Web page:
Binay feels vindicated

Veep blames demolition job’for decline in ratings

VICE President Jejomar Binay and his allies said Tuesday that the latest Social Weather Stations survey was a vindication, and that the corruption charges against him did not stick because these were baseless and politically motivated.

Binay said he felt vindicated but was quick to add that the fight was not over as the vilification campaign against him will grow more intense as the elections draw near.

Nationalist Peoples Coalition (NPC) and Valenzuela City Rep. Sherwin Gatchalian, Binay’s close ally, said the SWS survey showing Binay still on top was “a form of vindication for the presidential frontrunner after several months of being at the receiving end of media attacks.”

“This only means that he has a solid base among the masses and more and more Filipinos are convinced that the allegations against the vice president are devoid of truth and politically motivated,” said Gatchalian, whose NPC is allied with the administration.

Binay attributed the decline in his ratings in the previous surveys to the “demolition job” carried out by his opponents.

But he said he bounced back when people realized that the allegations were “all lies and it is politically motivated.”

He acknowledged that the people’s trust in him was affected by the political persecution, and said the worse was not yet over.

“This probably won’t stop,” Binay said of the relentless attacks against him.

United Nationalist Alliance interim president and Navotas Rep. Toby Tiangco said they have received information that the vice president’s opponents will revive their “hate and shame campaign” in January, after the holidays.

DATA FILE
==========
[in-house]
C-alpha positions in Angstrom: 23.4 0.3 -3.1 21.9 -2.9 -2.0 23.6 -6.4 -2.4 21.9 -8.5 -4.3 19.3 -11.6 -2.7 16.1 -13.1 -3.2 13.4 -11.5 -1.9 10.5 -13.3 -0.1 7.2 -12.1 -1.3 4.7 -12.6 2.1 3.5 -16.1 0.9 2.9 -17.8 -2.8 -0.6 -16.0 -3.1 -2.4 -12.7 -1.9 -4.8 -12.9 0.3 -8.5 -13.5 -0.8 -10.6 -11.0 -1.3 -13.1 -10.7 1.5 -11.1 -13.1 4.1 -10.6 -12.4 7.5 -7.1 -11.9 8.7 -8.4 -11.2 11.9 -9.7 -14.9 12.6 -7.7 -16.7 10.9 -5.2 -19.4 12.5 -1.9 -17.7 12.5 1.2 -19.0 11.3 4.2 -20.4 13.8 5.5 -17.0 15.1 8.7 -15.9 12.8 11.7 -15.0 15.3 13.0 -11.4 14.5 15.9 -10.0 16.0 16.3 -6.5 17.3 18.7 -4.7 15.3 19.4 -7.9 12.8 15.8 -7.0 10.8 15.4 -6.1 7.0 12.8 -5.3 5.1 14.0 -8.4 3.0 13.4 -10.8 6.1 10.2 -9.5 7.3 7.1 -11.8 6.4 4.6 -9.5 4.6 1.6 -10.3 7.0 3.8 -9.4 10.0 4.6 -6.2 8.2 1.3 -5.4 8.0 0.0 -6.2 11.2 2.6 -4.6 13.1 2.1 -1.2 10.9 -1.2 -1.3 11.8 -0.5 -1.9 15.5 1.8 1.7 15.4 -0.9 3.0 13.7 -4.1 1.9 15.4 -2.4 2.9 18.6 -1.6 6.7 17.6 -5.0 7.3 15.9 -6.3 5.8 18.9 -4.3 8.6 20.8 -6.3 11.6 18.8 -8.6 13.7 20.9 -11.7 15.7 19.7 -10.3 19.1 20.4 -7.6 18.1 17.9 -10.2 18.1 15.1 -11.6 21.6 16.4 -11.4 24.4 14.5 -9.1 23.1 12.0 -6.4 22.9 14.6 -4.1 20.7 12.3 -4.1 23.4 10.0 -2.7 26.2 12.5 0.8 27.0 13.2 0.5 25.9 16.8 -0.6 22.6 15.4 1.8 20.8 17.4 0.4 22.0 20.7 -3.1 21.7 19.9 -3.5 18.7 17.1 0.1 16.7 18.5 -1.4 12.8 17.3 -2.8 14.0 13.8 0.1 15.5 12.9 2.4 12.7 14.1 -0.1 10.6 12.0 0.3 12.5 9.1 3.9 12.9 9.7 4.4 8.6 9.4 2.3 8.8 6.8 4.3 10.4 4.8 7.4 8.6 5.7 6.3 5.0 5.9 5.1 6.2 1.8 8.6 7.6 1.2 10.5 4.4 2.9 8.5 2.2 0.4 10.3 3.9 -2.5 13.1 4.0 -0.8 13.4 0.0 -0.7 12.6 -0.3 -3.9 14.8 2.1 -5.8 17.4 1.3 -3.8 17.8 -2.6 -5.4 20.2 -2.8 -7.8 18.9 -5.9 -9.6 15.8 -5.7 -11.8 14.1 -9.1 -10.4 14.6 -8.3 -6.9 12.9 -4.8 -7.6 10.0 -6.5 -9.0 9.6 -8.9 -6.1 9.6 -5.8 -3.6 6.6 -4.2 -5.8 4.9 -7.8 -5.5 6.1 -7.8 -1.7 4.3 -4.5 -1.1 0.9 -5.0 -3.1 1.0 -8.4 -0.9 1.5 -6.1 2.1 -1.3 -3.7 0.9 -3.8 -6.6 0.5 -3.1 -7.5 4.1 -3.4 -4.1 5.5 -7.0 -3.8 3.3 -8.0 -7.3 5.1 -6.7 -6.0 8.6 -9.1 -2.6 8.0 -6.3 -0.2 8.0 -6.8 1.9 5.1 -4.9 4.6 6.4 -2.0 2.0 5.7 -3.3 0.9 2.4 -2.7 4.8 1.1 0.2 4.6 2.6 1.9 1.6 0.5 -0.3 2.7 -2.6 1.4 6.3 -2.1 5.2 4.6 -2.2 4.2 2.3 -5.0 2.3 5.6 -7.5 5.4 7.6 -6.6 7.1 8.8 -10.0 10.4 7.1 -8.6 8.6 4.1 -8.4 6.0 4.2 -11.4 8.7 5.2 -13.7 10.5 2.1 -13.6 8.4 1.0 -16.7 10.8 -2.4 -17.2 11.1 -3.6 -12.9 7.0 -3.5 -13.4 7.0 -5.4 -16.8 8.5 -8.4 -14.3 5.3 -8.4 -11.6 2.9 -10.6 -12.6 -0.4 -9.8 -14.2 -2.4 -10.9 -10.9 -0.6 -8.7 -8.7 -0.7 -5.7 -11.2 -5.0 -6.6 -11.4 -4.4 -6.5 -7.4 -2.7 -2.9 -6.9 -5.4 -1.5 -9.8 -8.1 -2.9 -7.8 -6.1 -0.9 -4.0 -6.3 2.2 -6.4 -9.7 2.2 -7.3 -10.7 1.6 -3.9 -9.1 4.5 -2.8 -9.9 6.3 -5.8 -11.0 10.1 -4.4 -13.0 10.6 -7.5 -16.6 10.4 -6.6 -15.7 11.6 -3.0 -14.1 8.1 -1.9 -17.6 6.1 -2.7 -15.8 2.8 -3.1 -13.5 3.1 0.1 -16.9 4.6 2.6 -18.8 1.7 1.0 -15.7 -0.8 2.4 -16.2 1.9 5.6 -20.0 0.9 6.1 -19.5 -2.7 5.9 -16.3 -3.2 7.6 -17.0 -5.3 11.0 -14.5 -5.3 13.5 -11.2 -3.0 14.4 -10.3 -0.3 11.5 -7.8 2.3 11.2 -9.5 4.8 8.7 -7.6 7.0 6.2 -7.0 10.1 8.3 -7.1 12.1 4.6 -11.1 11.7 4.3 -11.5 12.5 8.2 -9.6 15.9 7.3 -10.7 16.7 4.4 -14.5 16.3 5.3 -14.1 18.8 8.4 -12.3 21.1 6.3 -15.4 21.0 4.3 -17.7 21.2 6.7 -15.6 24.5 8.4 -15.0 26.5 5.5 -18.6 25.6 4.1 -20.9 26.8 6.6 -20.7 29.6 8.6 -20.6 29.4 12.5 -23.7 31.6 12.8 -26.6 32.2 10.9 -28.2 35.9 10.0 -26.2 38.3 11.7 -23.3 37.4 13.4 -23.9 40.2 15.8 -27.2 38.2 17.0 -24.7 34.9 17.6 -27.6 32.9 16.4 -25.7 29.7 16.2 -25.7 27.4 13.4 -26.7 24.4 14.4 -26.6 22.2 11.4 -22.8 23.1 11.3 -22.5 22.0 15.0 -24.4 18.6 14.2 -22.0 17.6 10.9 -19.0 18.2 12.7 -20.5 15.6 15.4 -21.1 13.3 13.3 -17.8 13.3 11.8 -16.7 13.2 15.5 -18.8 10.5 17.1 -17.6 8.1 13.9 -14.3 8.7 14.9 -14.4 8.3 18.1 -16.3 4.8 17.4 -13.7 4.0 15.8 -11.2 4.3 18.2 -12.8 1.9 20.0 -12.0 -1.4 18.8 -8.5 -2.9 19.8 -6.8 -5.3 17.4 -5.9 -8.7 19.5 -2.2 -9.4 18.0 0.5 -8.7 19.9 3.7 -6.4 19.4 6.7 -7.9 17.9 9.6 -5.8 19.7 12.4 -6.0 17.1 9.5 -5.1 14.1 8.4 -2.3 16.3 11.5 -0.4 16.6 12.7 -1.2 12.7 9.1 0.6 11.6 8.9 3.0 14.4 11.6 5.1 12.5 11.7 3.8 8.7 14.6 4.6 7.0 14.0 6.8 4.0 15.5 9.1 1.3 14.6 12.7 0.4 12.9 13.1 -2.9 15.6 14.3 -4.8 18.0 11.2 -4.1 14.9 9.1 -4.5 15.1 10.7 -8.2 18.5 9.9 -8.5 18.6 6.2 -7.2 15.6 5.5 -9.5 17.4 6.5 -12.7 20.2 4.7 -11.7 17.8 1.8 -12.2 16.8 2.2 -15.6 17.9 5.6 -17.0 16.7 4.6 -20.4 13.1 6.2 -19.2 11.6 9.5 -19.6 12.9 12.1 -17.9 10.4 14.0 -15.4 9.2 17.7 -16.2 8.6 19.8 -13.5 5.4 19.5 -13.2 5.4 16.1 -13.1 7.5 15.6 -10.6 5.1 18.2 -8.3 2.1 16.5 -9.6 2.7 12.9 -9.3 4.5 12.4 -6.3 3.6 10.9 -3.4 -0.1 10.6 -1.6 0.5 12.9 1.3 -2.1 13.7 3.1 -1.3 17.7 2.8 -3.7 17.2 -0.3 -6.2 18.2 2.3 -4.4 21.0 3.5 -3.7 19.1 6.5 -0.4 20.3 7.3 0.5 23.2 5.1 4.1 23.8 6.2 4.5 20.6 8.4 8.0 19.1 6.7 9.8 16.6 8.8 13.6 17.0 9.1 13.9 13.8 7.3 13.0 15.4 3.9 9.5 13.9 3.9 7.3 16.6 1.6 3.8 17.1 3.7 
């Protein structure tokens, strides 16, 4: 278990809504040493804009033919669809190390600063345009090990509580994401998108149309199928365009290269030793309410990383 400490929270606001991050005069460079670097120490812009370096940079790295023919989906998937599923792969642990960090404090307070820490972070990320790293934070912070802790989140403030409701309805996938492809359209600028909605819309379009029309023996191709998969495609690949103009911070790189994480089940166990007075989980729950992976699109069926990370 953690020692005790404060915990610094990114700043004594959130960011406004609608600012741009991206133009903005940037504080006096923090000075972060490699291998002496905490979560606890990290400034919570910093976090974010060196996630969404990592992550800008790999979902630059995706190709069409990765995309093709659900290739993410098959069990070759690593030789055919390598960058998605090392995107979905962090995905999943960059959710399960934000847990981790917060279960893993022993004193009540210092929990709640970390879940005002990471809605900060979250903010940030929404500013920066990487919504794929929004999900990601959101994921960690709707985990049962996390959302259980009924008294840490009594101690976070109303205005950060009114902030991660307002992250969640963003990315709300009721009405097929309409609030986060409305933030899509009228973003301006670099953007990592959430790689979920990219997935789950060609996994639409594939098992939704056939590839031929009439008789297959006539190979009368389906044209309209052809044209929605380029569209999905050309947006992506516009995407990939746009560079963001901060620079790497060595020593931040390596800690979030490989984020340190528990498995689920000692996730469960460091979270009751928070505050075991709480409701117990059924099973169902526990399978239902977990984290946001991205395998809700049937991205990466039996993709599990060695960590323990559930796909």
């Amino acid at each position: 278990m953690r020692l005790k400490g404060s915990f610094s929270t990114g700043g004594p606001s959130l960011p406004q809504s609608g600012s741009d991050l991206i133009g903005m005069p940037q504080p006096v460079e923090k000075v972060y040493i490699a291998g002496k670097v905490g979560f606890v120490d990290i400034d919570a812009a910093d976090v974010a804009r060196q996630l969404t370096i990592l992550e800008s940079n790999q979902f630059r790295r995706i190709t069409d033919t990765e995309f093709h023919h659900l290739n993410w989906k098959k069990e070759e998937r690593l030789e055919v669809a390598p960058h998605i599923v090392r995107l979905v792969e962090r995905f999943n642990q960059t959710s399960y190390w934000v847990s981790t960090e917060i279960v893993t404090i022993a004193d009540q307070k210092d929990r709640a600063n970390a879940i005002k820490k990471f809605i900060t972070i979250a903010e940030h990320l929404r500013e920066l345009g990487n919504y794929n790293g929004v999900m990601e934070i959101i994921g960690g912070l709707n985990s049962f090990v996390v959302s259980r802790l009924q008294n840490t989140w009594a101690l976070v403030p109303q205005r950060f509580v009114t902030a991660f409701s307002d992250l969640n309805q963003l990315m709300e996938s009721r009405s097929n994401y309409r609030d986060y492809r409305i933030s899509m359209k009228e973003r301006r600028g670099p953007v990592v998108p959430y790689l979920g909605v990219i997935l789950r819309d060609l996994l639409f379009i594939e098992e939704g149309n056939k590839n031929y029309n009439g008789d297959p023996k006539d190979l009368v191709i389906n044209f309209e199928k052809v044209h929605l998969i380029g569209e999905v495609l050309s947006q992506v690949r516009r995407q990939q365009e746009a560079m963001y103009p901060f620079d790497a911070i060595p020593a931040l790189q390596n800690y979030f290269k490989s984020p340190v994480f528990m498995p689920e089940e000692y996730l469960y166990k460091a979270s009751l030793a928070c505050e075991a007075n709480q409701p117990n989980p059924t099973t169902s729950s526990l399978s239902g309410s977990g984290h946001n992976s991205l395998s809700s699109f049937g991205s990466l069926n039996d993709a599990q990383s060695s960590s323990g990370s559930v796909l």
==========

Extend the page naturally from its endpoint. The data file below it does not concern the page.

In fact, he said, the Binay camp expects “another round of baseless accusations” on Jan. 22, when the Senate Blue Ribbon sub-committee resumes its hearings against Binay’s alleged corruption.

Binay said he would not mount a counter-attack however, and explain his side directly to the people and doing his job.

SWS conducted its survey from Nov. 27 to Dec. 1 using face-to-face interviews with 1,800 adult respondents. The respondents were allowed to give up to three names of people who they think are good leaders who should succeed President Aquino in the May 2016 elections.

Binay, Senator Grace Poe and Interior Secretary Manuel Roxas II emerged as the people’s top three choices most likely to succeed President Benigno Aquino III in 2016.

Binay led the survey with 37 percent, followed by Poe with 21 percent, and Roxas with 19 percent.

During Senate hearings, Binay was accused of profiting from the overpricing of the Makati City Hall Building II and the Makati Science High School building when he was still mayor of Makati.

He was also accused of owning a 350-hectare property in Rosario, Batangas.

Binay has repeatedly said the accusations were just part of an operation to diminish his chances of winning in the 2016 presidential elections.With Vito Barcelo


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